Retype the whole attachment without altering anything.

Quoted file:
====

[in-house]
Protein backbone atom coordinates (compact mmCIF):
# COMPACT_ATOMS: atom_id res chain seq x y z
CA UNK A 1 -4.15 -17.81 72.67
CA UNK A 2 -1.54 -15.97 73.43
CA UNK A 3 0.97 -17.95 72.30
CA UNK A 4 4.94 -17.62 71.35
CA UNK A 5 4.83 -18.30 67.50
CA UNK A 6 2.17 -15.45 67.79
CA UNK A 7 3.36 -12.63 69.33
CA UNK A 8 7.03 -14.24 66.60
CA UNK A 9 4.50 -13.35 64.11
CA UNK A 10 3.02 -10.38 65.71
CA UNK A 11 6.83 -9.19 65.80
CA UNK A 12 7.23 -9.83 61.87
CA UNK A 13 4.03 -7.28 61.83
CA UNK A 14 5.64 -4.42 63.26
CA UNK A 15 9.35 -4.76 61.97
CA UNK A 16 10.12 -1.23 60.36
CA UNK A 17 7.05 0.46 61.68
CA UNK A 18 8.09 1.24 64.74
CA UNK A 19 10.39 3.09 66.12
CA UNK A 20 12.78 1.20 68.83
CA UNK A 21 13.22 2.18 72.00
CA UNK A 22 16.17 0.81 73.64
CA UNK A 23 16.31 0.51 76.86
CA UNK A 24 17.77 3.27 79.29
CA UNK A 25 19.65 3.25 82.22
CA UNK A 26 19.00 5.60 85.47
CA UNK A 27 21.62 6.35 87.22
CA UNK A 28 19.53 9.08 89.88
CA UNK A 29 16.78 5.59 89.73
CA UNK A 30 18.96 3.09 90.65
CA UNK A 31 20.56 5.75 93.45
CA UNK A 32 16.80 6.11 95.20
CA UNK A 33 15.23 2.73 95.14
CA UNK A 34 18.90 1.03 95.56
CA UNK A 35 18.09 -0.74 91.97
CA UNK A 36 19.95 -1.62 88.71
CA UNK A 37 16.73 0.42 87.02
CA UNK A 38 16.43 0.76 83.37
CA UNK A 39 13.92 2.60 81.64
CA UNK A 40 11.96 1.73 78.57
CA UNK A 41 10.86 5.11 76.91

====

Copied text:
[in-house]
Protein backbone atom coordinates (compact mmCIF):
# COMPACT_ATOMS: atom_id res chain seq x y z
CA UNK A 1 -4.15 -17.81 72.67
CA UNK A 2 -1.54 -15.97 73.43
CA UNK A 3 0.97 -17.95 72.30
CA UNK A 4 4.94 -17.62 71.35
CA UNK A 5 4.83 -18.30 67.50
CA UNK A 6 2.17 -15.45 67.79
CA UNK A 7 3.36 -12.63 69.33
CA UNK A 8 7.03 -14.24 66.60
CA UNK A 9 4.50 -13.35 64.11
CA UNK A 10 3.02 -10.38 65.71
CA UNK A 11 6.83 -9.19 65.80
CA UNK A 12 7.23 -9.83 61.87
CA UNK A 13 4.03 -7.28 61.83
CA UNK A 14 5.64 -4.42 63.26
CA UNK A 15 9.35 -4.76 61.97
CA UNK A 16 10.12 -1.23 60.36
CA UNK A 17 7.05 0.46 61.68
CA UNK A 18 8.09 1.24 64.74
CA UNK A 19 10.39 3.09 66.12
CA UNK A 20 12.78 1.20 68.83
CA UNK A 21 13.22 2.18 72.00
CA UNK A 22 16.17 0.81 73.64
CA UNK A 23 16.31 0.51 76.86
CA UNK A 24 17.77 3.27 79.29
CA UNK A 25 19.65 3.25 82.22
CA UNK A 26 19.00 5.60 85.47
CA UNK A 27 21.62 6.35 87.22
CA UNK A 28 19.53 9.08 89.88
CA UNK A 29 16.78 5.59 89.73
CA UNK A 30 18.96 3.09 90.65
CA UNK A 31 20.56 5.75 93.45
CA UNK A 32 16.80 6.11 95.20
CA UNK A 33 15.23 2.73 95.14
CA UNK A 34 18.90 1.03 95.56
CA UNK A 35 18.09 -0.74 91.97
CA UNK A 36 19.95 -1.62 88.71
CA UNK A 37 16.73 0.42 87.02
CA UNK A 38 16.43 0.76 83.37
CA UNK A 39 13.92 2.60 81.64
CA UNK A 40 11.96 1.73 78.57
CA UNK A 41 10.86 5.11 76.91